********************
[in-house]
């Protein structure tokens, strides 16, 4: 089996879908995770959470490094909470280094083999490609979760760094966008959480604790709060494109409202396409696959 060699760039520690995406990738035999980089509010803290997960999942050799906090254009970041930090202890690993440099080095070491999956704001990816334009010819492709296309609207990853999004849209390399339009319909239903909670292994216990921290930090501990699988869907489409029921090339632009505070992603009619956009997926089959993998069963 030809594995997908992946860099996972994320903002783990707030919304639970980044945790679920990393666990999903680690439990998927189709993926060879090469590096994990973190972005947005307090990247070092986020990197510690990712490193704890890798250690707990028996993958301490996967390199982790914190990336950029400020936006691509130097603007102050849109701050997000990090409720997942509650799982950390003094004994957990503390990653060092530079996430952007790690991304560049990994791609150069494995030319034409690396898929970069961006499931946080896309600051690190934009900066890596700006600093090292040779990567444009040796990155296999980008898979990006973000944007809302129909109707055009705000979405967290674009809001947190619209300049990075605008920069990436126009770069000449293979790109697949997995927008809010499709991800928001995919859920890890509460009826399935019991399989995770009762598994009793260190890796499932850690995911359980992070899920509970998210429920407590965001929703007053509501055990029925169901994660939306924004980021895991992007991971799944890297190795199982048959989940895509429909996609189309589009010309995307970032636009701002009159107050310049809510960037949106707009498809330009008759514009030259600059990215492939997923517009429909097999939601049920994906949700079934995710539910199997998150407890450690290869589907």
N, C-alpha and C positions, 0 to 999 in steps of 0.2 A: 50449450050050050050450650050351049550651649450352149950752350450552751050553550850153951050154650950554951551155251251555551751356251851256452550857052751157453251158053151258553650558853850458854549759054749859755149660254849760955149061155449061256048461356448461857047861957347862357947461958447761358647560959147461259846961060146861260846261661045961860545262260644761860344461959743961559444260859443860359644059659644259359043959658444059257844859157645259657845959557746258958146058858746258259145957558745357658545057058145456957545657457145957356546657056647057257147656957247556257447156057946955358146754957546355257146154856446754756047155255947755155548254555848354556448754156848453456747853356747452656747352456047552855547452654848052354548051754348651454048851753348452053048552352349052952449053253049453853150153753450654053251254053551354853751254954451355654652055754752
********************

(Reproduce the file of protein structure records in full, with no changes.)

[in-house]
């Protein structure tokens, strides 16, 4: 089996879908995770959470490094909470280094083999490609979760760094966008959480604790709060494109409202396409696959 060699760039520690995406990738035999980089509010803290997960999942050799906090254009970041930090202890690993440099080095070491999956704001990816334009010819492709296309609207990853999004849209390399339009319909239903909670292994216990921290930090501990699988869907489409029921090339632009505070992603009619956009997926089959993998069963 030809594995997908992946860099996972994320903002783990707030919304639970980044945790679920990393666990999903680690439990998927189709993926060879090469590096994990973190972005947005307090990247070092986020990197510690990712490193704890890798250690707990028996993958301490996967390199982790914190990336950029400020936006691509130097603007102050849109701050997000990090409720997942509650799982950390003094004994957990503390990653060092530079996430952007790690991304560049990994791609150069494995030319034409690396898929970069961006499931946080896309600051690190934009900066890596700006600093090292040779990567444009040796990155296999980008898979990006973000944007809302129909109707055009705000979405967290674009809001947190619209300049990075605008920069990436126009770069000449293979790109697949997995927008809010499709991800928001995919859920890890509460009826399935019991399989995770009762598994009793260190890796499932850690995911359980992070899920509970998210429920407590965001929703007053509501055990029925169901994660939306924004980021895991992007991971799944890297190795199982048959989940895509429909996609189309589009010309995307970032636009701002009159107050310049809510960037949106707009498809330009008759514009030259600059990215492939997923517009429909097999939601049920994906949700079934995710539910199997998150407890450690290869589907």
N, C-alpha and C positions, 0 to 999 in steps of 0.2 A: 50449450050050050050450650050351049550651649450352149950752350450552751050553550850153951050154650950554951551155251251555551751356251851256452550857052751157453251158053151258553650558853850458854549759054749859755149660254849760955149061155449061256048461356448461857047861957347862357947461958447761358647560959147461259846961060146861260846261661045961860545262260644761860344461959743961559444260859443860359644059659644259359043959658444059257844859157645259657845959557746258958146058858746258259145957558745357658545057058145456957545657457145957356546657056647057257147656957247556257447156057946955358146754957546355257146154856446754756047155255947755155548254555848354556448754156848453456747853356747452656747352456047552855547452654848052354548051754348651454048851753348452053048552352349052952449053253049453853150153753450654053251254053551354853751254954451355654652055754752